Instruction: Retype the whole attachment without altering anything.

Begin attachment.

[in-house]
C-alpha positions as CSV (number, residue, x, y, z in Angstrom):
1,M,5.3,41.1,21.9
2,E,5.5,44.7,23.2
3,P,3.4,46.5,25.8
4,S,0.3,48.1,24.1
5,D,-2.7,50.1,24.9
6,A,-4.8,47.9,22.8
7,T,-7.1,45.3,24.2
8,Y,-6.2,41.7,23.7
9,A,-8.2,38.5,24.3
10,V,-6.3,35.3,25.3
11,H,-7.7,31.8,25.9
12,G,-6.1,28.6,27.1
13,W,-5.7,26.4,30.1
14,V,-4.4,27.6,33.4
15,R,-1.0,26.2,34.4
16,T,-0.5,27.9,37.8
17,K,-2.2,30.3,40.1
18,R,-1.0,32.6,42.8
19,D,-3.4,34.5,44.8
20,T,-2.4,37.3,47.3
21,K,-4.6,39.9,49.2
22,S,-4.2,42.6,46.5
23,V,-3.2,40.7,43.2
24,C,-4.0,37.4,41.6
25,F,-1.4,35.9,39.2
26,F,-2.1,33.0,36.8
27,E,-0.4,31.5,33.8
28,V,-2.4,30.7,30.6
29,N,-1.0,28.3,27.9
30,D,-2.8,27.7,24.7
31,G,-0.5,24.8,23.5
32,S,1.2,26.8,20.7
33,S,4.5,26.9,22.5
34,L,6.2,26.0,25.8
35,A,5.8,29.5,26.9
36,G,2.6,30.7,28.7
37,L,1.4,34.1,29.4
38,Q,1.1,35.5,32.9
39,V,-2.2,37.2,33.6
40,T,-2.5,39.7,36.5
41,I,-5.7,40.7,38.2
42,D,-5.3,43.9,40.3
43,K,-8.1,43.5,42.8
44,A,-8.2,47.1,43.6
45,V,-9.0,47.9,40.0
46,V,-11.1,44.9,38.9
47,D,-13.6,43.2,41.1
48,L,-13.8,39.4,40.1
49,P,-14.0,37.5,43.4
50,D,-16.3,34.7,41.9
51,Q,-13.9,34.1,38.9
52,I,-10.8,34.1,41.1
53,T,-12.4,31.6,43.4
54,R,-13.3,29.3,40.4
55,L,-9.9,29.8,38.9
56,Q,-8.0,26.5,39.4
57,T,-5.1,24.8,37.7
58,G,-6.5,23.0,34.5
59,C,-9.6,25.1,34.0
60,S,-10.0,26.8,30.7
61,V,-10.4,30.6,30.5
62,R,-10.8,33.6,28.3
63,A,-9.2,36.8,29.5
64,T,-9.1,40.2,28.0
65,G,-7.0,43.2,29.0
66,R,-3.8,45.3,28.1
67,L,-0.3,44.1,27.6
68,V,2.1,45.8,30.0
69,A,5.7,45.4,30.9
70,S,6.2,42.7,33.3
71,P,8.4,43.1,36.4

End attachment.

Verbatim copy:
[in-house]
C-alpha positions as CSV (number, residue, x, y, z in Angstrom):
1,M,5.3,41.1,21.9
2,E,5.5,44.7,23.2
3,P,3.4,46.5,25.8
4,S,0.3,48.1,24.1
5,D,-2.7,50.1,24.9
6,A,-4.8,47.9,22.8
7,T,-7.1,45.3,24.2
8,Y,-6.2,41.7,23.7
9,A,-8.2,38.5,24.3
10,V,-6.3,35.3,25.3
11,H,-7.7,31.8,25.9
12,G,-6.1,28.6,27.1
13,W,-5.7,26.4,30.1
14,V,-4.4,27.6,33.4
15,R,-1.0,26.2,34.4
16,T,-0.5,27.9,37.8
17,K,-2.2,30.3,40.1
18,R,-1.0,32.6,42.8
19,D,-3.4,34.5,44.8
20,T,-2.4,37.3,47.3
21,K,-4.6,39.9,49.2
22,S,-4.2,42.6,46.5
23,V,-3.2,40.7,43.2
24,C,-4.0,37.4,41.6
25,F,-1.4,35.9,39.2
26,F,-2.1,33.0,36.8
27,E,-0.4,31.5,33.8
28,V,-2.4,30.7,30.6
29,N,-1.0,28.3,27.9
30,D,-2.8,27.7,24.7
31,G,-0.5,24.8,23.5
32,S,1.2,26.8,20.7
33,S,4.5,26.9,22.5
34,L,6.2,26.0,25.8
35,A,5.8,29.5,26.9
36,G,2.6,30.7,28.7
37,L,1.4,34.1,29.4
38,Q,1.1,35.5,32.9
39,V,-2.2,37.2,33.6
40,T,-2.5,39.7,36.5
41,I,-5.7,40.7,38.2
42,D,-5.3,43.9,40.3
43,K,-8.1,43.5,42.8
44,A,-8.2,47.1,43.6
45,V,-9.0,47.9,40.0
46,V,-11.1,44.9,38.9
47,D,-13.6,43.2,41.1
48,L,-13.8,39.4,40.1
49,P,-14.0,37.5,43.4
50,D,-16.3,34.7,41.9
51,Q,-13.9,34.1,38.9
52,I,-10.8,34.1,41.1
53,T,-12.4,31.6,43.4
54,R,-13.3,29.3,40.4
55,L,-9.9,29.8,38.9
56,Q,-8.0,26.5,39.4
57,T,-5.1,24.8,37.7
58,G,-6.5,23.0,34.5
59,C,-9.6,25.1,34.0
60,S,-10.0,26.8,30.7
61,V,-10.4,30.6,30.5
62,R,-10.8,33.6,28.3
63,A,-9.2,36.8,29.5
64,T,-9.1,40.2,28.0
65,G,-7.0,43.2,29.0
66,R,-3.8,45.3,28.1
67,L,-0.3,44.1,27.6
68,V,2.1,45.8,30.0
69,A,5.7,45.4,30.9
70,S,6.2,42.7,33.3
71,P,8.4,43.1,36.4